AMC+ is Jumping on the Ad-Supported Bandwagon
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Streaming services are in their struggle season. An increasingly crowded field of offerings seems to have heightened competition and left would-be customers ambivalent and overwhelmed by the many and often less-than-comprehensive options. As varying streaming services strain to maintain and/or attract subscribers, Netflix and other companies are revisiting the question of ads in streaming.
A Transformer Is Headed to the Moon
The latest to hop on the ad-supported bandwagon is AMC, the network behind shows including Breaking Bad, Better Call Saul, Mad Men and The Walking Dead. The company’s AMC+ streaming service will gain an ad-supported subscription tier by October 2023, according to a Monday press release. “The move will offer additional flexibility to subscribers and allow the company’s advertising partners to reach viewers on its flagship streaming product,” AMC said in its announcement.
Currently, the standard cost for AMC+ is $8.99 per month (plus tax) or $83.88 annually when signing up directly or through other streaming partners. Customers can also sign up for a subscription through their cable or satellite TV provider, and those costs may vary. With the forthcoming ad-supported tier, a subscription would be cheaper than the standard rate, through the company hasn’t said by how much. Pricing “will be announced closer to launch,” an AMC networks spokesperson told Gizmodo in an email.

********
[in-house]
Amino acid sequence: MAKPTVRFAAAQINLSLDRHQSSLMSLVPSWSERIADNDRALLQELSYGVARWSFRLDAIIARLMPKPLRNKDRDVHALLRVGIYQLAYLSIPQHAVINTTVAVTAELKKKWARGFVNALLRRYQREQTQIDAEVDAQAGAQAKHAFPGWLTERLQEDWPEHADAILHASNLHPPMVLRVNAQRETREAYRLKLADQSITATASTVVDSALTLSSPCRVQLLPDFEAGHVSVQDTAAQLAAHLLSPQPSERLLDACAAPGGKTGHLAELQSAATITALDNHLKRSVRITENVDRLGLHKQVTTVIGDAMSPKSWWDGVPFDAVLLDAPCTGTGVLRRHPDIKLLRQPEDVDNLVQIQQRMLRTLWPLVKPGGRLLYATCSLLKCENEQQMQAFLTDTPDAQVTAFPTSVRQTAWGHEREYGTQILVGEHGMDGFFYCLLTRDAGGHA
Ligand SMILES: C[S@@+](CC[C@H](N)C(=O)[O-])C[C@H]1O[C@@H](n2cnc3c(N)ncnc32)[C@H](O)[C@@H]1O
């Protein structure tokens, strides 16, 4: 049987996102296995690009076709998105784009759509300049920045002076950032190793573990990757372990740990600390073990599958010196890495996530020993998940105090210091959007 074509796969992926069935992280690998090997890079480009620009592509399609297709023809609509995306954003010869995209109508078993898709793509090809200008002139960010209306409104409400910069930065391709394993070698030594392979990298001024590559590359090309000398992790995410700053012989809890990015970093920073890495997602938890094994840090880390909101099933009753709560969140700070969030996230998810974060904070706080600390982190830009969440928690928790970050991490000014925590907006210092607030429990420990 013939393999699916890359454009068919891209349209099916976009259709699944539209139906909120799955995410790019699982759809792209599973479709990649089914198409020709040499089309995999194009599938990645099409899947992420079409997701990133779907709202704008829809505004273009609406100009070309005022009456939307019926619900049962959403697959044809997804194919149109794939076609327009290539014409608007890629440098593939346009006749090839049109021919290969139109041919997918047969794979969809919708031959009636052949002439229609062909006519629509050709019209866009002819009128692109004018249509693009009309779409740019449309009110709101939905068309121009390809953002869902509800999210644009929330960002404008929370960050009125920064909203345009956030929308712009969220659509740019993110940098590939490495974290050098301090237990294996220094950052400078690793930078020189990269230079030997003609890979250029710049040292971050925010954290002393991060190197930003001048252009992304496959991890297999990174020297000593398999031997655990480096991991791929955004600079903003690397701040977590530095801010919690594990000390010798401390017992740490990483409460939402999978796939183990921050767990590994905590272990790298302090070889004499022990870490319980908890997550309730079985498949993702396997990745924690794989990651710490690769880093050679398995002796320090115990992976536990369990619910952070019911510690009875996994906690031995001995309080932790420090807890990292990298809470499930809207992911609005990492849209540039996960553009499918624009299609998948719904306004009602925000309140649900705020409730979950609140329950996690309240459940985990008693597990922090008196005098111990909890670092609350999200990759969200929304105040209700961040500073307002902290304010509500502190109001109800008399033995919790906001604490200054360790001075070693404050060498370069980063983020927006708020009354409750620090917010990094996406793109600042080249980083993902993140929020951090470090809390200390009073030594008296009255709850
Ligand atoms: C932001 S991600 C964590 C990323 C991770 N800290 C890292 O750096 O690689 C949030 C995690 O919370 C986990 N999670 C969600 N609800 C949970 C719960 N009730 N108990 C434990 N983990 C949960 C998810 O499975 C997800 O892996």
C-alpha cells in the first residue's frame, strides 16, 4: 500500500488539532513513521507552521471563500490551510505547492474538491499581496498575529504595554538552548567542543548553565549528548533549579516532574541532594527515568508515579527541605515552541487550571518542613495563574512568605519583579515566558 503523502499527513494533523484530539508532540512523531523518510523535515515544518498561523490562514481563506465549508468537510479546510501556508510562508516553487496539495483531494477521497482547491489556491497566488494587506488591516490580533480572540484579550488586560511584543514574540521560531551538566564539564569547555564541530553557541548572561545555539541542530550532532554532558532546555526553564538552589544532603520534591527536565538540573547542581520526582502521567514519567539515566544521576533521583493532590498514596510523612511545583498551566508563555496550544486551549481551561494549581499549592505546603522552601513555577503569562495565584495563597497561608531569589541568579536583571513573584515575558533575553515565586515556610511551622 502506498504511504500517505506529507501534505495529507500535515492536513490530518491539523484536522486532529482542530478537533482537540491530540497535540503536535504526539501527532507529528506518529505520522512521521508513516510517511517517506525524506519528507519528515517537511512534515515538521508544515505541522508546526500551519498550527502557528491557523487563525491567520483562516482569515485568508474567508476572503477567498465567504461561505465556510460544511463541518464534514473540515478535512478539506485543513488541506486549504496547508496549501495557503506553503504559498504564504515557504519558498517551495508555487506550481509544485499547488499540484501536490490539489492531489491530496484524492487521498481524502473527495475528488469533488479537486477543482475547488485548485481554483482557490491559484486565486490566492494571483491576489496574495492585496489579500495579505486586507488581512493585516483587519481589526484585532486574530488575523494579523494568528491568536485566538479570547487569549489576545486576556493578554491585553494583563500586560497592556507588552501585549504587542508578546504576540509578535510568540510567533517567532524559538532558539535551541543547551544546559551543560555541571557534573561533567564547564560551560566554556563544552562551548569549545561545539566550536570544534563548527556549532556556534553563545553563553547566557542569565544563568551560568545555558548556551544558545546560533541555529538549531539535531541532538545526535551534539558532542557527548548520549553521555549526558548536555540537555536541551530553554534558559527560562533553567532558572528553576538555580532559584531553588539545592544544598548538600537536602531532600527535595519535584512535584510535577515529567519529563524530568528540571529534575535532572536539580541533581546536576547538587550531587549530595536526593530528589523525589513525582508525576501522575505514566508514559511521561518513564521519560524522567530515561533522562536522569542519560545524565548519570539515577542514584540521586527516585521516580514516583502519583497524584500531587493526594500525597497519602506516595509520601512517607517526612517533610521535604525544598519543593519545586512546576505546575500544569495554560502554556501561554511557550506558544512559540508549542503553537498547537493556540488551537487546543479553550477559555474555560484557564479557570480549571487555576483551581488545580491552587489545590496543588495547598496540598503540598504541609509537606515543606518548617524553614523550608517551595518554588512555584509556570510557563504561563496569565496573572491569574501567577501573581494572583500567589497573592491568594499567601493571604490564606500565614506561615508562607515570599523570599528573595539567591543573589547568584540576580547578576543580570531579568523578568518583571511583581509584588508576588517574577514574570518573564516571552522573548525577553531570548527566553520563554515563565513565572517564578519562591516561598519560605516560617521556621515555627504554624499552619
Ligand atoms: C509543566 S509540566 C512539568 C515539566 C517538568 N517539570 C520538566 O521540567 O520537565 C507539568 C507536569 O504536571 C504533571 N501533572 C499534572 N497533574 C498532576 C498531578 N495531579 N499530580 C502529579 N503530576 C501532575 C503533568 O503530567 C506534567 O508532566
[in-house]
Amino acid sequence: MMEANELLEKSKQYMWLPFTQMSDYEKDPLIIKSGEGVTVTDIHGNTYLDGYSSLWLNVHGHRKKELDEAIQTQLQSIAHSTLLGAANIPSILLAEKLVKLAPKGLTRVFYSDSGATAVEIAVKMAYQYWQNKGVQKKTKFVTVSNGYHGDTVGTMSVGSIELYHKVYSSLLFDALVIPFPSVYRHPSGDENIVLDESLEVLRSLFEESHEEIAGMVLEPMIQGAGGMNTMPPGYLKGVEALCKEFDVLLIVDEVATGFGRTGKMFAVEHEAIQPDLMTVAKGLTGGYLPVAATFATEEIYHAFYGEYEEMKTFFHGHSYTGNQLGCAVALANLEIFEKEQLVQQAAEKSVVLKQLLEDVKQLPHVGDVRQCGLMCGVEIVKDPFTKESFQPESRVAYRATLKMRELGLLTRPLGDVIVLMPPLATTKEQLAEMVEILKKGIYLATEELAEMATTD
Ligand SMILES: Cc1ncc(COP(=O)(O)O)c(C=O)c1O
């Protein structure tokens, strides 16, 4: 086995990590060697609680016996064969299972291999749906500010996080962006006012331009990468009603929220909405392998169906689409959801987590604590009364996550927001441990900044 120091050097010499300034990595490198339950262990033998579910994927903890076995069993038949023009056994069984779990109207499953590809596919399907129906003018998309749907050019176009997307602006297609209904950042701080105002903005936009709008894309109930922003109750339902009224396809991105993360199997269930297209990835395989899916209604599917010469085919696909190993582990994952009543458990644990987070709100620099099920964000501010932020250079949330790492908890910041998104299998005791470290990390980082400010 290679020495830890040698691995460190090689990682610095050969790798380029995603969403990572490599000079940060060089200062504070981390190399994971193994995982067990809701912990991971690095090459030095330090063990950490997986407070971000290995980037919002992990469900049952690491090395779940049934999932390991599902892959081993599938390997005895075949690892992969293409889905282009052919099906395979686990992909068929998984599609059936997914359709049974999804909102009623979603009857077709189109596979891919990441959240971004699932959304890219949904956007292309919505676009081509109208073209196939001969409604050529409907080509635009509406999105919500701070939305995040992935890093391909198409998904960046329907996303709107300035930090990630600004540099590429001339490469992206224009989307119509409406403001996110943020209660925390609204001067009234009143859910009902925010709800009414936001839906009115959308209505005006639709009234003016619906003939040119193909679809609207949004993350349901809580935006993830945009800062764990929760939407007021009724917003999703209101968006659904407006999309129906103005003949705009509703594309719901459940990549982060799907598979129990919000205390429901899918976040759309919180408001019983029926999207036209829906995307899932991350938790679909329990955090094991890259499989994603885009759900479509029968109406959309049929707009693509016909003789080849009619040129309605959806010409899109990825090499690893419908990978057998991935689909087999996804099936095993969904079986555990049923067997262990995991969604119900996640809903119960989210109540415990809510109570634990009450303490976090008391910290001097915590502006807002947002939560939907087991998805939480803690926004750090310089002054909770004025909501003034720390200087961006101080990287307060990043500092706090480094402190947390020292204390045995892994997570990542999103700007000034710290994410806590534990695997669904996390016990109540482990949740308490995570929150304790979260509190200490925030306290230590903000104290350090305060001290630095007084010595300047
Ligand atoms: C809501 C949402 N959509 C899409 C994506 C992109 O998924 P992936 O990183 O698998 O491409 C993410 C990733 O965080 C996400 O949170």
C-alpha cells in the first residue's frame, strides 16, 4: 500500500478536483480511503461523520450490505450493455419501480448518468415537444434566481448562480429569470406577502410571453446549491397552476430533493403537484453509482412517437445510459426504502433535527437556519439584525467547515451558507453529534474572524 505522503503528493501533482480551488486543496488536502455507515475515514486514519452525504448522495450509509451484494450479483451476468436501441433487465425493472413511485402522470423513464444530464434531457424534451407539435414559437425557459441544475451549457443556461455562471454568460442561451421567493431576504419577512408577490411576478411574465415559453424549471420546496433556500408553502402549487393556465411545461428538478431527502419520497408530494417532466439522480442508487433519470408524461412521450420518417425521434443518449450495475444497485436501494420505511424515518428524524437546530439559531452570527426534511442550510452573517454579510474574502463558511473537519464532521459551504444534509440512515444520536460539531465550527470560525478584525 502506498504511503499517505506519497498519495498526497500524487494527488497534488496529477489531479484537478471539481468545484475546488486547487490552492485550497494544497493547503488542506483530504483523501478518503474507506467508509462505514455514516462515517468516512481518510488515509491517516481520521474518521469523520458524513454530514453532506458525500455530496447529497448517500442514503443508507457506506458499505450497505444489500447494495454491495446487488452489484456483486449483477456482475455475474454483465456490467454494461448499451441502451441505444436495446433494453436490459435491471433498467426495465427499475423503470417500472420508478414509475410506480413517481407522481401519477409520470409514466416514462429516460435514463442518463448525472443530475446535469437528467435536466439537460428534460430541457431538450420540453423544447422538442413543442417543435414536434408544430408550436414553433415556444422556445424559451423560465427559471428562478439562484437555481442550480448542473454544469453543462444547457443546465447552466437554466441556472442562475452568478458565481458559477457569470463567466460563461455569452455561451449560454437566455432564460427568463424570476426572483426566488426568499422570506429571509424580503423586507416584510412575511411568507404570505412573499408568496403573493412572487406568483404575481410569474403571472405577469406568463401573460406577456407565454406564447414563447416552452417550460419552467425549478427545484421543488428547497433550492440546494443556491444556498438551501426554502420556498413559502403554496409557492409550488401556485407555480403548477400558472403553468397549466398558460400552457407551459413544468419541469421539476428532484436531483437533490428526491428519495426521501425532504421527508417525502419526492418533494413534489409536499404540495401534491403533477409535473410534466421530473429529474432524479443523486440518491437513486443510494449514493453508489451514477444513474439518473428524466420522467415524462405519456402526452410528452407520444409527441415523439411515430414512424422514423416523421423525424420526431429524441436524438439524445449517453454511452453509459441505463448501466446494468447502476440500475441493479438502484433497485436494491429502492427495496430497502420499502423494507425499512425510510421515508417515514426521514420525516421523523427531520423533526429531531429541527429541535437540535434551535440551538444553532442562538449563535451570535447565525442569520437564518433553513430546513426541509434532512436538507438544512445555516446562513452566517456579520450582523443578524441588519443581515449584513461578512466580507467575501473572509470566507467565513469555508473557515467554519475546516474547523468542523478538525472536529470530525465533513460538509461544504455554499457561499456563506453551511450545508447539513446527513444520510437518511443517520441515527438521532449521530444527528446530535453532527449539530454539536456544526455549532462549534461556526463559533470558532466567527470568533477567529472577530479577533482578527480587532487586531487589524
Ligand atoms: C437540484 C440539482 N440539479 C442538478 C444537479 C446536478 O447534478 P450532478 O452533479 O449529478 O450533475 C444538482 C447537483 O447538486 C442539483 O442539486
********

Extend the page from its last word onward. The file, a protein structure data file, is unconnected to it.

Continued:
The only certainty for now: Ad-supported AMC+ will still cost something. “There will be an ad-supported tier that is less expensive than the current ad-free version, but not a free tier with ads,” the spokesperson explained. That plan would put AMC+ in
line with Netflix, Hulu, Peacock, and Disney+—all of which offer a paid, ad-supported tier. However, it would keep AMC distinct from its entirely
free ad-supported peers like Roku, Tubi, YouTube, and Google TV—which is an interesting choice considering some of AMC’s most popular content is already available to stream free elsewhere.
Even more AMC-produced shows are available for a price
through other streaming services like Netflix.
Back in November, an internal memo signaled that AMC has been doing particularly poorly. James Dolan, the CEO of AMC’s parent, MSG Entertainment, wrote that the the company’s “mechanisms for the monetization of content are in disarray.” There would be “large-scale layoff[s],” he noted at the time. The memo identified subscriber losses as a key reason for AMC’s woes. In addition to its AMC+ streaming service, AMC also gains revenue through cable TV subscriptions and likely neither market is booming right now.
Given that AMC+ doesn’t even have the monopoly on its own content, it’s hard to imagine that an ad-supported option will be enough to entice new subscribers and fix the problem.